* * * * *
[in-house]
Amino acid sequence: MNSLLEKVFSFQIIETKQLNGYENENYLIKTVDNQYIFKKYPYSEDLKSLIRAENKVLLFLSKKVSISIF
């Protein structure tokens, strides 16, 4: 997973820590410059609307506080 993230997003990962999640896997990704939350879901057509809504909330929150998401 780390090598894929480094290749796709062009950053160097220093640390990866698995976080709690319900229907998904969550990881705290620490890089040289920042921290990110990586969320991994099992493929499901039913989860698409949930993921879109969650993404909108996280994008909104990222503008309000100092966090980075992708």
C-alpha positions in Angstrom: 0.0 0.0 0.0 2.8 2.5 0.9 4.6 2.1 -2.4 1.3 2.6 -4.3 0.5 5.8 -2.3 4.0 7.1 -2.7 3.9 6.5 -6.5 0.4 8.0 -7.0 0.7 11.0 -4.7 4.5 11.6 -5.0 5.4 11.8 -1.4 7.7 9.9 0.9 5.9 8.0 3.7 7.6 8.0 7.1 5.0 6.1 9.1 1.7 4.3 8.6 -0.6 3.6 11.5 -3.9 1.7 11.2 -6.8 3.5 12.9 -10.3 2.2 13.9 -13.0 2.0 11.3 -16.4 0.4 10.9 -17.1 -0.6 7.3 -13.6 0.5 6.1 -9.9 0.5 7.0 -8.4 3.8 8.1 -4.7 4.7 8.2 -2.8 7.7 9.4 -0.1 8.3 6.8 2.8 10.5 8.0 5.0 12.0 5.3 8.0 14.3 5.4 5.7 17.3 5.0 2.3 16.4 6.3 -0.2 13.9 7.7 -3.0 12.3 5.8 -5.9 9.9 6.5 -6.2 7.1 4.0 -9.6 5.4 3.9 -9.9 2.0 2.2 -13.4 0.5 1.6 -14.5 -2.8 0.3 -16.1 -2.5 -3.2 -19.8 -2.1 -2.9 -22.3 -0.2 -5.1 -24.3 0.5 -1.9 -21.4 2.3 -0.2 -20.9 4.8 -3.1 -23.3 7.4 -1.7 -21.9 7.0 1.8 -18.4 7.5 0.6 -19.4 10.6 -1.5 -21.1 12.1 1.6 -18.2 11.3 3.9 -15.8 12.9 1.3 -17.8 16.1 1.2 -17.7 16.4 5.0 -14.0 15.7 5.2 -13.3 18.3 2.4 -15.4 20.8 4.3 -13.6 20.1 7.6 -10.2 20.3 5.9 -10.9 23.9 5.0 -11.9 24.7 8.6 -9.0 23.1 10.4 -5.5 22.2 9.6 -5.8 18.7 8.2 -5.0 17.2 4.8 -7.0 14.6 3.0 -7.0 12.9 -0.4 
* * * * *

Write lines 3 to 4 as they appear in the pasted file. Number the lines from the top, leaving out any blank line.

């Protein structure tokens, strides 16, 4: 997973820590410059609307506080 993230997003990962999640896997990704939350879901057509809504909330929150998401 780390090598894929480094290749796709062009950053160097220093640390990866698995976080709690319900229907998904969550990881705290620490890089040289920042921290990110990586969320991994099992493929499901039913989860698409949930993921879109969650993404909108996280994008909104990222503008309000100092966090980075992708």
C-alpha positions in Angstrom: 0.0 0.0 0.0 2.8 2.5 0.9 4.6 2.1 -2.4 1.3 2.6 -4.3 0.5 5.8 -2.3 4.0 7.1 -2.7 3.9 6.5 -6.5 0.4 8.0 -7.0 0.7 11.0 -4.7 4.5 11.6 -5.0 5.4 11.8 -1.4 7.7 9.9 0.9 5.9 8.0 3.7 7.6 8.0 7.1 5.0 6.1 9.1 1.7 4.3 8.6 -0.6 3.6 11.5 -3.9 1.7 11.2 -6.8 3.5 12.9 -10.3 2.2 13.9 -13.0 2.0 11.3 -16.4 0.4 10.9 -17.1 -0.6 7.3 -13.6 0.5 6.1 -9.9 0.5 7.0 -8.4 3.8 8.1 -4.7 4.7 8.2 -2.8 7.7 9.4 -0.1 8.3 6.8 2.8 10.5 8.0 5.0 12.0 5.3 8.0 14.3 5.4 5.7 17.3 5.0 2.3 16.4 6.3 -0.2 13.9 7.7 -3.0 12.3 5.8 -5.9 9.9 6.5 -6.2 7.1 4.0 -9.6 5.4 3.9 -9.9 2.0 2.2 -13.4 0.5 1.6 -14.5 -2.8 0.3 -16.1 -2.5 -3.2 -19.8 -2.1 -2.9 -22.3 -0.2 -5.1 -24.3 0.5 -1.9 -21.4 2.3 -0.2 -20.9 4.8 -3.1 -23.3 7.4 -1.7 -21.9 7.0 1.8 -18.4 7.5 0.6 -19.4 10.6 -1.5 -21.1 12.1 1.6 -18.2 11.3 3.9 -15.8 12.9 1.3 -17.8 16.1 1.2 -17.7 16.4 5.0 -14.0 15.7 5.2 -13.3 18.3 2.4 -15.4 20.8 4.3 -13.6 20.1 7.6 -10.2 20.3 5.9 -10.9 23.9 5.0 -11.9 24.7 8.6 -9.0 23.1 10.4 -5.5 22.2 9.6 -5.8 18.7 8.2 -5.0 17.2 4.8 -7.0 14.6 3.0 -7.0 12.9 -0.4 